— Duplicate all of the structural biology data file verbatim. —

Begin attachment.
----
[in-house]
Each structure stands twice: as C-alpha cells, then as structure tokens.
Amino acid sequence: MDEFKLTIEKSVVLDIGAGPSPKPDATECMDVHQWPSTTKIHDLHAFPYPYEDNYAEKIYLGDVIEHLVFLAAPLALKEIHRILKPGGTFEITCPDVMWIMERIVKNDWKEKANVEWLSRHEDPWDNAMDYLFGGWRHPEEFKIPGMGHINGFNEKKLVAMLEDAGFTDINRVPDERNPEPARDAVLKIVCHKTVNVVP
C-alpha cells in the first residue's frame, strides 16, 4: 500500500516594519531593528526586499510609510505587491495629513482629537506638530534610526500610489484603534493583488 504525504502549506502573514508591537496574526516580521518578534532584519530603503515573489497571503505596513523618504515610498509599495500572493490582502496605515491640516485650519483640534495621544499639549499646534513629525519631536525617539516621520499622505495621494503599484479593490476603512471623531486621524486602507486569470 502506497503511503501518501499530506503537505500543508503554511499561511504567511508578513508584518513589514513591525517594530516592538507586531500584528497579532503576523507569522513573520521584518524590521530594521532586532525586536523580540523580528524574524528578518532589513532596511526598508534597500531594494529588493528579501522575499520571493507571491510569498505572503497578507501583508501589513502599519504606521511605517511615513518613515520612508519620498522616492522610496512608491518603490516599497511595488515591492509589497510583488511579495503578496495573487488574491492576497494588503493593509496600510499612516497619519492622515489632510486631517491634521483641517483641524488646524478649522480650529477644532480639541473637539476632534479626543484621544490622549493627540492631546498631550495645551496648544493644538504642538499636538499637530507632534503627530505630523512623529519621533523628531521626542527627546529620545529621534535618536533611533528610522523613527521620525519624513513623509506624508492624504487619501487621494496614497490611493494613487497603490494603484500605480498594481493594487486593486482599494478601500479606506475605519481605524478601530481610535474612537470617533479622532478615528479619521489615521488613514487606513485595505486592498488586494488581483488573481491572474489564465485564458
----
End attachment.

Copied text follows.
[in-house]
Each structure stands twice: as C-alpha cells, then as structure tokens.
Amino acid sequence: MDEFKLTIEKSVVLDIGAGPSPKPDATECMDVHQWPSTTKIHDLHAFPYPYEDNYAEKIYLGDVIEHLVFLAAPLALKEIHRILKPGGTFEITCPDVMWIMERIVKNDWKEKANVEWLSRHEDPWDNAMDYLFGGWRHPEEFKIPGMGHINGFNEKKLVAMLEDAGFTDINRVPDERNPEPARDAVLKIVCHKTVNVVP
C-alpha cells in the first residue's frame, strides 16, 4: 500500500516594519531593528526586499510609510505587491495629513482629537506638530534610526500610489484603534493583488 504525504502549506502573514508591537496574526516580521518578534532584519530603503515573489497571503505596513523618504515610498509599495500572493490582502496605515491640516485650519483640534495621544499639549499646534513629525519631536525617539516621520499622505495621494503599484479593490476603512471623531486621524486602507486569470 502506497503511503501518501499530506503537505500543508503554511499561511504567511508578513508584518513589514513591525517594530516592538507586531500584528497579532503576523507569522513573520521584518524590521530594521532586532525586536523580540523580528524574524528578518532589513532596511526598508534597500531594494529588493528579501522575499520571493507571491510569498505572503497578507501583508501589513502599519504606521511605517511615513518613515520612508519620498522616492522610496512608491518603490516599497511595488515591492509589497510583488511579495503578496495573487488574491492576497494588503493593509496600510499612516497619519492622515489632510486631517491634521483641517483641524488646524478649522480650529477644532480639541473637539476632534479626543484621544490622549493627540492631546498631550495645551496648544493644538504642538499636538499637530507632534503627530505630523512623529519621533523628531521626542527627546529620545529621534535618536533611533528610522523613527521620525519624513513623509506624508492624504487619501487621494496614497490611493494613487497603490494603484500605480498594481493594487486593486482599494478601500479606506475605519481605524478601530481610535474612537470617533479622532478615528479619521489615521488613514487606513485595505486592498488586494488581483488573481491572474489564465485564458